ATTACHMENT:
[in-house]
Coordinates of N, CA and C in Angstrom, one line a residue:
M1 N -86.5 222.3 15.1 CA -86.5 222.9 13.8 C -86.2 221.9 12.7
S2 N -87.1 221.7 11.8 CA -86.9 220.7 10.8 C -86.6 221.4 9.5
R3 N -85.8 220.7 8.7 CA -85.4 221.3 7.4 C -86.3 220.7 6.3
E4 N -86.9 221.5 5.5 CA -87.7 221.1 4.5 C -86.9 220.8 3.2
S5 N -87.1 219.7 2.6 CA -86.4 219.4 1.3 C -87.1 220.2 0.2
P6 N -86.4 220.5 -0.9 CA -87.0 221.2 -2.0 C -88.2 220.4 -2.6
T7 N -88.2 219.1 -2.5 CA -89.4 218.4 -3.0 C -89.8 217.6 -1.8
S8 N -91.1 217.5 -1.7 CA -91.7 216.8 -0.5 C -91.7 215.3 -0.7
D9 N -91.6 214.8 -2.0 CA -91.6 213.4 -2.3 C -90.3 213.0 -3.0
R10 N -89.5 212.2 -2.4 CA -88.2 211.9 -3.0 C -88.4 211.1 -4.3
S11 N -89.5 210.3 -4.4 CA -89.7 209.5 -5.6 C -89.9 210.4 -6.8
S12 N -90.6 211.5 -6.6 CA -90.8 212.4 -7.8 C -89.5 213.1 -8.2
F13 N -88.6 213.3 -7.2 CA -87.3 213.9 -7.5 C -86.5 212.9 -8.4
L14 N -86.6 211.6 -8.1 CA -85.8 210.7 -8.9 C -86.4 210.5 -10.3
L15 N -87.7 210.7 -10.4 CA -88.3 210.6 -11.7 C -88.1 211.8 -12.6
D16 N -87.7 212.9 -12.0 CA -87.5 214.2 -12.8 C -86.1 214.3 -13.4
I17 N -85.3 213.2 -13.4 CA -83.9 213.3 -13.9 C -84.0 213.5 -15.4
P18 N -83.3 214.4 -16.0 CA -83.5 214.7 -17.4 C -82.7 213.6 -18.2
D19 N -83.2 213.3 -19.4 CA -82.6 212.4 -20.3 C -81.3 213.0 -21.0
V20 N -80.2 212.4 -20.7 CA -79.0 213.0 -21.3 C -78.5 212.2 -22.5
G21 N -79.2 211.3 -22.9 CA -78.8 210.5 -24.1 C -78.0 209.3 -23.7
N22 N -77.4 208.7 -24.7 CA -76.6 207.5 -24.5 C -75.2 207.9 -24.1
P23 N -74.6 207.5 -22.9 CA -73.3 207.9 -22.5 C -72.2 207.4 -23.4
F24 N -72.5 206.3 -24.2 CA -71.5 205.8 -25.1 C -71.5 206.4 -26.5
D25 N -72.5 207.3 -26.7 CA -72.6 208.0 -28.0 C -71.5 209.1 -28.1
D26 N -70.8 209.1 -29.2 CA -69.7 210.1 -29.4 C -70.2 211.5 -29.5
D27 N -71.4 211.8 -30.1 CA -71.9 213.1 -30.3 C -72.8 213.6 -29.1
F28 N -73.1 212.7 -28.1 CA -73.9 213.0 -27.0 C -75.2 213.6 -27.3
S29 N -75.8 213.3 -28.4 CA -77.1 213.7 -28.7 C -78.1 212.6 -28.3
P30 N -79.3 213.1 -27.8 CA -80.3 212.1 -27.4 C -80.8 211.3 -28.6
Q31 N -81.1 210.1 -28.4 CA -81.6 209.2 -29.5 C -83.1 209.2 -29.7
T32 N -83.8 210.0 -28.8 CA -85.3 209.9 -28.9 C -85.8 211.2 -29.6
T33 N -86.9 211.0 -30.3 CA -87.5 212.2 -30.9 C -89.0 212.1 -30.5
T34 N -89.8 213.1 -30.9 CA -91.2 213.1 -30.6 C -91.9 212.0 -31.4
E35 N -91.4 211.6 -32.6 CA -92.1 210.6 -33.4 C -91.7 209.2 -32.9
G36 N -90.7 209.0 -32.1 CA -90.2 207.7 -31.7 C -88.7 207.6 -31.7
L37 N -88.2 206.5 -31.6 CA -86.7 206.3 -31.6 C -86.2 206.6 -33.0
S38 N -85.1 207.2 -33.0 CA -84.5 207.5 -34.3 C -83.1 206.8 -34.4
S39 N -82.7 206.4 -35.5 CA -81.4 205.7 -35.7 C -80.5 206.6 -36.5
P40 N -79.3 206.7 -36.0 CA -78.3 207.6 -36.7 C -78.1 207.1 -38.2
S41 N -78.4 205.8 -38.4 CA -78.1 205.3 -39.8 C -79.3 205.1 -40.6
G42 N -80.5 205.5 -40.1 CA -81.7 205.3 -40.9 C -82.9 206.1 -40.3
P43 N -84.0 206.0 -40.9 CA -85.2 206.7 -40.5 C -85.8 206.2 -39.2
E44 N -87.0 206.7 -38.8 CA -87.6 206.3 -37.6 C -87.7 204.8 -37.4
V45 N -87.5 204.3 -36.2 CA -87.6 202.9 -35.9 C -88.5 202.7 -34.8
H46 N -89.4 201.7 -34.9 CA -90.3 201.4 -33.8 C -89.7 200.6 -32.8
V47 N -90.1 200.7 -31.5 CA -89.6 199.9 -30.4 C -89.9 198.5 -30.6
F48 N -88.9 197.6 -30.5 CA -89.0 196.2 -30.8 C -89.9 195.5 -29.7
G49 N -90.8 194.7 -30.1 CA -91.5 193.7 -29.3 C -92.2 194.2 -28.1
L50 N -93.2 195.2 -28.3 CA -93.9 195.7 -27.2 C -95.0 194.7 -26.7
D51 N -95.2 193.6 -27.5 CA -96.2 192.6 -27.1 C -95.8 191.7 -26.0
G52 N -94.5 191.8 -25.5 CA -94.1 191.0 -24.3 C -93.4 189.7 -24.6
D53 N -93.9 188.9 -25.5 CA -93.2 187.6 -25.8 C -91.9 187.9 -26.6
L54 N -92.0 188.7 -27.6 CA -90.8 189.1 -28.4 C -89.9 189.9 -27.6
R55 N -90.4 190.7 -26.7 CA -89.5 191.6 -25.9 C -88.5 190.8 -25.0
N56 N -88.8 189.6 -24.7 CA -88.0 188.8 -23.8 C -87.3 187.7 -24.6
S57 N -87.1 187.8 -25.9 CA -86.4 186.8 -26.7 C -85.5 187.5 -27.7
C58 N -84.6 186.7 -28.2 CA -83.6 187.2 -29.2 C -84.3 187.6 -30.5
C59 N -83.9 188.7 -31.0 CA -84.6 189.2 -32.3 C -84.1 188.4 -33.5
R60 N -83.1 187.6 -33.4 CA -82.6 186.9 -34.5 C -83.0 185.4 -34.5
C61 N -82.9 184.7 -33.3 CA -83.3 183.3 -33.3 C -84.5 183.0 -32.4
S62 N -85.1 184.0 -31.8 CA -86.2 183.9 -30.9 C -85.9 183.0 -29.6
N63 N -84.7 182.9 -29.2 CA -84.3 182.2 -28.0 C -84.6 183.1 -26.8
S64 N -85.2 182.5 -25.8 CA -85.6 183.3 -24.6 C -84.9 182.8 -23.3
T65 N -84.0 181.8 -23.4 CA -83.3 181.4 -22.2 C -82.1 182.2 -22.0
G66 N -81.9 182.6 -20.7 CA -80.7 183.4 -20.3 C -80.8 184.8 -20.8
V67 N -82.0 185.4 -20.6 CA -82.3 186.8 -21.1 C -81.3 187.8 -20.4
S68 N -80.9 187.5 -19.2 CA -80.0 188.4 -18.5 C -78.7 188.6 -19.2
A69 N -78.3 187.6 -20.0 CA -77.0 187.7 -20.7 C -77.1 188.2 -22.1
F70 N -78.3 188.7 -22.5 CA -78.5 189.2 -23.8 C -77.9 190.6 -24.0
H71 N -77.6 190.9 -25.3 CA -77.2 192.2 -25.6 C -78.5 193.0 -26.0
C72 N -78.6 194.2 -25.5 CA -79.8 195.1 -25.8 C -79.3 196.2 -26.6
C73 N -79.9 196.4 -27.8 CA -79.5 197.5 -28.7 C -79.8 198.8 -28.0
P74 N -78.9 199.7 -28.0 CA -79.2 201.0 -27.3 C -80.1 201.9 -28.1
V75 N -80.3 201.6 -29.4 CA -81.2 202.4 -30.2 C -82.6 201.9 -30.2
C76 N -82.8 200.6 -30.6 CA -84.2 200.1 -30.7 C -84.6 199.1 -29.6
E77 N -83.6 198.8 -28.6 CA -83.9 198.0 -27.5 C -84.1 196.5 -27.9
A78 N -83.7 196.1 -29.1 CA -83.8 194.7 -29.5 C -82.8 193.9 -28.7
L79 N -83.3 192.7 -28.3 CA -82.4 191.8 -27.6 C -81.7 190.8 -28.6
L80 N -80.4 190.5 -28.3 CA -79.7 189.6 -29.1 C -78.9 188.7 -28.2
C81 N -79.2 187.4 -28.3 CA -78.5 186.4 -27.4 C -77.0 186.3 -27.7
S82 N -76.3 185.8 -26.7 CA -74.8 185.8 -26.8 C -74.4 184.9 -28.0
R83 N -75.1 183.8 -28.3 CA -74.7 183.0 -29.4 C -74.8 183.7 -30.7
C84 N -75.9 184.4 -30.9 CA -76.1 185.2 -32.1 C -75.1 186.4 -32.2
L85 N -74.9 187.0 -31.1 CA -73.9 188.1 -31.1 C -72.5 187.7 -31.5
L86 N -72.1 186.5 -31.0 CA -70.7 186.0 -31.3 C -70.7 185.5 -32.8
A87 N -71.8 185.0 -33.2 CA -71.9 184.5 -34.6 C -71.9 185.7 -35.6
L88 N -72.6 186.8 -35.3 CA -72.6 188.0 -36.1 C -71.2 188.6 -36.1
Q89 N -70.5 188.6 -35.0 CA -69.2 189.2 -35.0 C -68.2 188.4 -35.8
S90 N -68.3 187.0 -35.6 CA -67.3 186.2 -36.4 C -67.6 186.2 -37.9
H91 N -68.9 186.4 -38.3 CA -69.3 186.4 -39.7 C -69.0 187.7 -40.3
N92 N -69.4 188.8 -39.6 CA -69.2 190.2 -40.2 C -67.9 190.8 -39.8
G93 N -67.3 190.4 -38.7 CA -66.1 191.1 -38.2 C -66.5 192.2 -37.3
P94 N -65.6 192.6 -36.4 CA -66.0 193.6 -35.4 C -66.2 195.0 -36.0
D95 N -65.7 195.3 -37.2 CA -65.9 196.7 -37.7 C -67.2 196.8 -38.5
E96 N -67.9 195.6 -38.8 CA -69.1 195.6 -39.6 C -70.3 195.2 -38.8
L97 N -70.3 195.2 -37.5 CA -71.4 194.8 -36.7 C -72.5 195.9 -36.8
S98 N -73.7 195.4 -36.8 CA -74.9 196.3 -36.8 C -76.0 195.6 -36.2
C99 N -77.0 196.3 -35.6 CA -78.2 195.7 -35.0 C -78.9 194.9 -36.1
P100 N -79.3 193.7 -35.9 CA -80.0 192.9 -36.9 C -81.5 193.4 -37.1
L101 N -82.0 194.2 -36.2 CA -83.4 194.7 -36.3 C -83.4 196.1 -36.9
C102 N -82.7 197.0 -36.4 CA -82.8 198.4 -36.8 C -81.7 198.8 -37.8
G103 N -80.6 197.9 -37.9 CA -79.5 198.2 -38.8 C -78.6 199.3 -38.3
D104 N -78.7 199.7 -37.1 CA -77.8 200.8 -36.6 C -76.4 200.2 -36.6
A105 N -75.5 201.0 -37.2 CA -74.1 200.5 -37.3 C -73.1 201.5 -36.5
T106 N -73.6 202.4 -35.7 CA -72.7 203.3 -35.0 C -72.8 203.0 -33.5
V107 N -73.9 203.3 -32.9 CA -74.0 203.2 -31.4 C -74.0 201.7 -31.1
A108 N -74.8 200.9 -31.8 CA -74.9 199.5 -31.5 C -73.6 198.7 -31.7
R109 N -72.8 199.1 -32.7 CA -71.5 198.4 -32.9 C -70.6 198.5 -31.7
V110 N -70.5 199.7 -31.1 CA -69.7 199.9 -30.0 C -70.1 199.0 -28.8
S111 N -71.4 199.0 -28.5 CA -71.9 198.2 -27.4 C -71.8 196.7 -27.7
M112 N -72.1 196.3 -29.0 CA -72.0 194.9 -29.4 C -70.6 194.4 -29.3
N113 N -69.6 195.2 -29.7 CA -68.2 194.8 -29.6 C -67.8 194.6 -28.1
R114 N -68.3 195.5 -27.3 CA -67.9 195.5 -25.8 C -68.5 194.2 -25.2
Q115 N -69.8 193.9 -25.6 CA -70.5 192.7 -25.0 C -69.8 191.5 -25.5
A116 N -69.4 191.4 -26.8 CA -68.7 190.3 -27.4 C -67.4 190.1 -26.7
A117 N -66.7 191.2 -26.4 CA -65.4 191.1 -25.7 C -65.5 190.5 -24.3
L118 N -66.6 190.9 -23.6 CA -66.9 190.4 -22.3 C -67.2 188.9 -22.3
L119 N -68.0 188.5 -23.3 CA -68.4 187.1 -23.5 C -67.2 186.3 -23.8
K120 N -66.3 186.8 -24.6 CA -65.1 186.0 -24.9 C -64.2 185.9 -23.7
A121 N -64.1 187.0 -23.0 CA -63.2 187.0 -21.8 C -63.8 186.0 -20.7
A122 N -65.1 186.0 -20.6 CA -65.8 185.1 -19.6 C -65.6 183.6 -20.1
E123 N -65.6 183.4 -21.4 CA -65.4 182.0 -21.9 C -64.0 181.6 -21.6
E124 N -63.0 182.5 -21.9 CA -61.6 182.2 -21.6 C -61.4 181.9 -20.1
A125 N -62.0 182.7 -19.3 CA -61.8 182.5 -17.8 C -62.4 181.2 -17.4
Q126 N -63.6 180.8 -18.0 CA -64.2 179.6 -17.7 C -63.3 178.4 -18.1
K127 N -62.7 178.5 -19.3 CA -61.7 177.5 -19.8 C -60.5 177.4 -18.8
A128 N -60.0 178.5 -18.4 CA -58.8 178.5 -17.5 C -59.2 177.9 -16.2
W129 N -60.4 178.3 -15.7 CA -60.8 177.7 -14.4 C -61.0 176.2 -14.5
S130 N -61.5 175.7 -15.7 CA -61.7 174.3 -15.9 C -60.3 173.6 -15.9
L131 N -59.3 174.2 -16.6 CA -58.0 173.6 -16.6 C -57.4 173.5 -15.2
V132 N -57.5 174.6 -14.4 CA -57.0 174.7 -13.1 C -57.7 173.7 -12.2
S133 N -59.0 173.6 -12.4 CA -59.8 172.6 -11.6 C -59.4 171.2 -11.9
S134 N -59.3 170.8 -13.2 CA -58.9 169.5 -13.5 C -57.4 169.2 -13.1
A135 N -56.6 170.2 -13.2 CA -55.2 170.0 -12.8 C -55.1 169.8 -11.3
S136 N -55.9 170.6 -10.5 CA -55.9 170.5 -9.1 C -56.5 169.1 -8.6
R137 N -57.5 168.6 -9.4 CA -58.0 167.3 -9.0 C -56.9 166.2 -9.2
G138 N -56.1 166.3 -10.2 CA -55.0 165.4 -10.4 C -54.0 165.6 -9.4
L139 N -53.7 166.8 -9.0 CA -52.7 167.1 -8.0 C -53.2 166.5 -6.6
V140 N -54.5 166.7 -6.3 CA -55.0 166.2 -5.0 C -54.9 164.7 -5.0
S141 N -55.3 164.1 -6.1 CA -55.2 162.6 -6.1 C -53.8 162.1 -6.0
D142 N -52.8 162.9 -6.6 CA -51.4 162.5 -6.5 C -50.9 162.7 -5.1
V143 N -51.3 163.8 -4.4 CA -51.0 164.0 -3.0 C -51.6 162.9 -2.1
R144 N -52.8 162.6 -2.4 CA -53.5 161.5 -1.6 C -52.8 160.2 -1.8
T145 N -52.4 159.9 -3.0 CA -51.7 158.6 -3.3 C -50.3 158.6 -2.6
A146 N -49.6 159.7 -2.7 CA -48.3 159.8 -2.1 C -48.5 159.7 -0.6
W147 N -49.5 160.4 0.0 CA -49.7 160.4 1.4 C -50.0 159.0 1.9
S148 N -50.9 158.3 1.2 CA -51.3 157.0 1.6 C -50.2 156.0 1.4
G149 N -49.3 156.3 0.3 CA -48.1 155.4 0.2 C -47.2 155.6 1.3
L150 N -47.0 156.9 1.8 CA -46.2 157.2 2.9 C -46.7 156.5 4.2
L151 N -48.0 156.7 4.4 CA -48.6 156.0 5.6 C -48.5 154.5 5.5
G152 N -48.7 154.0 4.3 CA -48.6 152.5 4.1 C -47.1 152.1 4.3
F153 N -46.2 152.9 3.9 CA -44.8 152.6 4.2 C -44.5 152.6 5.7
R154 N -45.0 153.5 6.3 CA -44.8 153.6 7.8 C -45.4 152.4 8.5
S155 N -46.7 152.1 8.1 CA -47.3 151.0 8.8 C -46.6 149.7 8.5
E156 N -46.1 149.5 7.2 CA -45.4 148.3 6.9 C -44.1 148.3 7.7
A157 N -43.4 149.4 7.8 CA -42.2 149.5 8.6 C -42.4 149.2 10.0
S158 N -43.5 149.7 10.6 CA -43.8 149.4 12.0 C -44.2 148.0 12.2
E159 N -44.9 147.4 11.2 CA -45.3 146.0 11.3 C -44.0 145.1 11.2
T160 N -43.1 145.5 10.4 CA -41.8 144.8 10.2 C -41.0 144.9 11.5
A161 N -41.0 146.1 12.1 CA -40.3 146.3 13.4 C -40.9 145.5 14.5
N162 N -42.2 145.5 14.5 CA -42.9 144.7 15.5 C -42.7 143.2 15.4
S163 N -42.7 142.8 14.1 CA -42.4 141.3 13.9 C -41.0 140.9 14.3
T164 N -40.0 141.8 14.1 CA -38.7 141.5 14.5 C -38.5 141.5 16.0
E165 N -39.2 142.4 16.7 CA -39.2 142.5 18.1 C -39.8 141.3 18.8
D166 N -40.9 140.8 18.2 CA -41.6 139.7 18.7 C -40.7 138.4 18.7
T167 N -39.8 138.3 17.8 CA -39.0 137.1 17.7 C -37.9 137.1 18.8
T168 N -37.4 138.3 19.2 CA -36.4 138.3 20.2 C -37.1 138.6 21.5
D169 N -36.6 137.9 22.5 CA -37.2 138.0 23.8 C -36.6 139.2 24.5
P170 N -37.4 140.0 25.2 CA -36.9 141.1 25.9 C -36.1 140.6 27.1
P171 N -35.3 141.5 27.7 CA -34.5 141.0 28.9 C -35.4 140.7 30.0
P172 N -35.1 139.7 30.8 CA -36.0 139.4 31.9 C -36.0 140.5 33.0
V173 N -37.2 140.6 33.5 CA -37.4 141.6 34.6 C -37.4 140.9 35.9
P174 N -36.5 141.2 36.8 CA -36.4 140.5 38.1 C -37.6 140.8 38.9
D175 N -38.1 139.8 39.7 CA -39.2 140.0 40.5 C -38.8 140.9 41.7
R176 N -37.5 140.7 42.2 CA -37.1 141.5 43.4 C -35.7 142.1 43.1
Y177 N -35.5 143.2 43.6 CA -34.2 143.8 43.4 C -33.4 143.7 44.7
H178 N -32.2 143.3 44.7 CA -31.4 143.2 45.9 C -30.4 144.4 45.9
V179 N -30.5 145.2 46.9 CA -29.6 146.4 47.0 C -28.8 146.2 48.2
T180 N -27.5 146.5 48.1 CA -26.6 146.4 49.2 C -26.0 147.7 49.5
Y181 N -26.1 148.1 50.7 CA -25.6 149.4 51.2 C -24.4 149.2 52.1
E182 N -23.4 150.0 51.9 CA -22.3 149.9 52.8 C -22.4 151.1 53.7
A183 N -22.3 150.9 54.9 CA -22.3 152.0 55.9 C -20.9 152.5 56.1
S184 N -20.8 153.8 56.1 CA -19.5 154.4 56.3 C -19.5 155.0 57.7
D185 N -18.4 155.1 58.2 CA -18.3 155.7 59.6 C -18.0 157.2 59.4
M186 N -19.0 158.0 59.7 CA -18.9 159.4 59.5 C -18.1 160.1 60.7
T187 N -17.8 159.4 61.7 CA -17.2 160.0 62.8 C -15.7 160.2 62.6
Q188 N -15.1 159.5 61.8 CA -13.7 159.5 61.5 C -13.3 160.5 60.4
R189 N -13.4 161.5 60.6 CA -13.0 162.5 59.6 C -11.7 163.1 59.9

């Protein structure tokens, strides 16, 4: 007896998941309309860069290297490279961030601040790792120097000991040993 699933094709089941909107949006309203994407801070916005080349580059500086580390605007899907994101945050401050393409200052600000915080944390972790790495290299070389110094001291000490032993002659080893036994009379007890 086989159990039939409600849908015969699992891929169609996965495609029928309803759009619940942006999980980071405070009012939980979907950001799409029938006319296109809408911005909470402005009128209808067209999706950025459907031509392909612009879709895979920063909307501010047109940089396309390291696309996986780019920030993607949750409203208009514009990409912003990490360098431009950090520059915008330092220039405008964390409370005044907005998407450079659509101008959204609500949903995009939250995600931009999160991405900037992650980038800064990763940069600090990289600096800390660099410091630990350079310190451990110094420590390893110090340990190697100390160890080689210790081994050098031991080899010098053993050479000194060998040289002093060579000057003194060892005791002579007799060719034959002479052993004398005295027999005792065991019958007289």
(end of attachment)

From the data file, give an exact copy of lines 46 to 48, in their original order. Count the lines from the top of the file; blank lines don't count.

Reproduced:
E44 N -87.0 206.7 -38.8 CA -87.6 206.3 -37.6 C -87.7 204.8 -37.4
V45 N -87.5 204.3 -36.2 CA -87.6 202.9 -35.9 C -88.5 202.7 -34.8
H46 N -89.4 201.7 -34.9 CA -90.3 201.4 -33.8 C -89.7 200.6 -32.8